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Make A Melody In My Heart – My Journey Learning To Play Music As An Adult

Did you hear that? She was born with such talent!”  Have you heard something similar?  I know I have, in fact, most of my life I heard that musical people come from musical families and it is a genetic thing.  “Either you’re born with it, or you’re not!” That is another thing I heard all the time.  This comment always puzzled me since babies are not born speaking English or German, or any other language, they are taught how to speak the language by their parents.  Growing up on a ranch I also saw my fair share of calves being born.  They do walk pretty quickly but, they don’t just start off amazing at it.  In fact, I bet if they didn’t need to learn so quickly so they could reach for food, they may take a few more days getting better at it because they fall a lot on that first day.

In 2010 I began a real struggle on the inside.  I desperately wanted to learn more about music and how to play at least some of it.  However, I was paralyzed by fear and of the lie I had been conditioned to believe.  I was taught, whether on purpose or not, that music was to be reserved for only certain people, those who were born with a natural God-given gift that I was most certainly not  given.  More over, I believed that adults could never learn music, learning music was only for children, special children, of which I was not.  These lies I believed choked my desire to learn, I would find myself wandering through a book on music in an emotional tirade thinking I was not good enough or smart enough to understand any of the concepts outlined.

TED talks to the rescue! I’m pretty thankful for YouTube as silly as that may seem; I found TED talks on YouTube when looking into the possibility of an adult learning to play music.  Adults have fully formed brains and if we didn’t learn music as a child, our Corpus Callosum is smaller; therefore we can not learn music because it requires a LARGE Corpus Callosum!  Well, thankfully, this may not exactly be the case, you see as much as human knowledge has improved (we think anyway) there is still much to be learned about the brain, thyroid, and well just the human body in general.  Watching TED talks gave me hope that 1) learning never has to stop 2) an adult brain can adapt and learn new pathways at least some and 3) proper nutrition has more to do with brain function than ever known before.  Jonathan Harnum wrote a book, The Practice of Practice and it really changed my view on my ability to learn this new skill, music.  I highly recommend that you read it.  Obviously, I may never be as good as my children since they started music at a very early age but that doesn’t mean I can’t be good enough to play quite a few songs my friends and family enjoy!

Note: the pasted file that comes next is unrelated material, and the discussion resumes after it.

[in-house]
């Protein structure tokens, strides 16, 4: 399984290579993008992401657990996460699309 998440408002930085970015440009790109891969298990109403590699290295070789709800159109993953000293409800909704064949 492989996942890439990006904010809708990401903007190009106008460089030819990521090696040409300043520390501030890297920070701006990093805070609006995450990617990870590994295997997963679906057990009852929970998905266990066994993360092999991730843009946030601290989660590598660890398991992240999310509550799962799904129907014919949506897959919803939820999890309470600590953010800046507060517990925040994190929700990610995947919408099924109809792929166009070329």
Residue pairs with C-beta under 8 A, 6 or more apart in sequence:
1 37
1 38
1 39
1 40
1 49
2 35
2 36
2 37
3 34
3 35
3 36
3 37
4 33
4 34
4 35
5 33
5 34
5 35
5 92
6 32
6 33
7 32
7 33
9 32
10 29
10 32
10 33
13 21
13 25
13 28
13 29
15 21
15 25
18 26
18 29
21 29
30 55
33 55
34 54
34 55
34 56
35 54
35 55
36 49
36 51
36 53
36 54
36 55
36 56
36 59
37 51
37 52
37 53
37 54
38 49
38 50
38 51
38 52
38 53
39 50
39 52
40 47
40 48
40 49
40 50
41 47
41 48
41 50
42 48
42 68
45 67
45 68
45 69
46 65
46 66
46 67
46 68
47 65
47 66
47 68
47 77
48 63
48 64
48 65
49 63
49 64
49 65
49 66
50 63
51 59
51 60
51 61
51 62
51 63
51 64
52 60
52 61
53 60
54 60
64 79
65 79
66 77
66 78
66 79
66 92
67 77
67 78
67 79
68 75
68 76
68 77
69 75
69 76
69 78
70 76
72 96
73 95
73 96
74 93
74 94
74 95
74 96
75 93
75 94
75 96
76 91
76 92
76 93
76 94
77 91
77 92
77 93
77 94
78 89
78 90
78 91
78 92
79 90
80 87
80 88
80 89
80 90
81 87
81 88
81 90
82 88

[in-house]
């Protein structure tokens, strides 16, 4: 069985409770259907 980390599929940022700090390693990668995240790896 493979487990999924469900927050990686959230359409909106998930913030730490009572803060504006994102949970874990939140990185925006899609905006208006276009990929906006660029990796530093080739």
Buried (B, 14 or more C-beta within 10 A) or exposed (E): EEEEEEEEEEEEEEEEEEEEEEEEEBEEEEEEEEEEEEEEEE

Every week I try to set aside time to practice, that is really the biggest detractor from adult learning, you know, all those responsibilities.  We all run around chasing kids, pets, trying to keep order in the home and still maintain some me time.  Now that I know I can learn music, I actually find it truly relaxing to play the portions I do know well.  Now, while I’m learning a new concept and creating a new neural pathway in that gray matter, it is work!  Sometimes I even think I feel a heated “tar” being laid over asphalt in my brain, so don’t be fooled into thinking adults can learn music means it is easy.  However, it’s work that I love!  I know that I’m fulfilling a life long dream of finally learning piano and violin!  I’m helping to keep my mind sharp and giving my brain power up for later on in life in the event I do suffer from a stroke.  Exercising my brain with music is building alternate routes for the future if I ever need them.  Moreover, I know that I am currently making a joyful noise for my Lord and Savior and one day, one day, it may even be played skillfully for all of you to hear!

Psalm 95:1 O come, let us sing unto the Lord: let us make a joyful noise to the rock of our salvation.

Psalm 33:3 Sing unto him a new song; play skilfully with a loud noise.

My DD made me this cover sheet for my music binder.  I can tell you she knows I struggle on guitar!  She just thought this cover would be so funny. HaHa For some reason both piano and violin just click in my brain better.  I’m pretty sure that brain signals crossfire when I pick up a guitar.  I know what I’m supposed to do with a guitar but for the life of me I haven’t been able to make it click into place.  Sneetch number 2 on the other hand is a natural guitarist.  He loves it and is largely self taught!  He can play piano too!  He doesn’t enjoy piano as much but he plays it well and if he loved it like he does guitar, I’m pretty sure he’d be just as good on one as the other.  It’s already difficult for those who don’t listen to him daily to tell which was his first choice instrument.  Now he wants to start flute as well.  You can be assured this house is rarely quiet unless we are all sleeping.

MomsMusicCover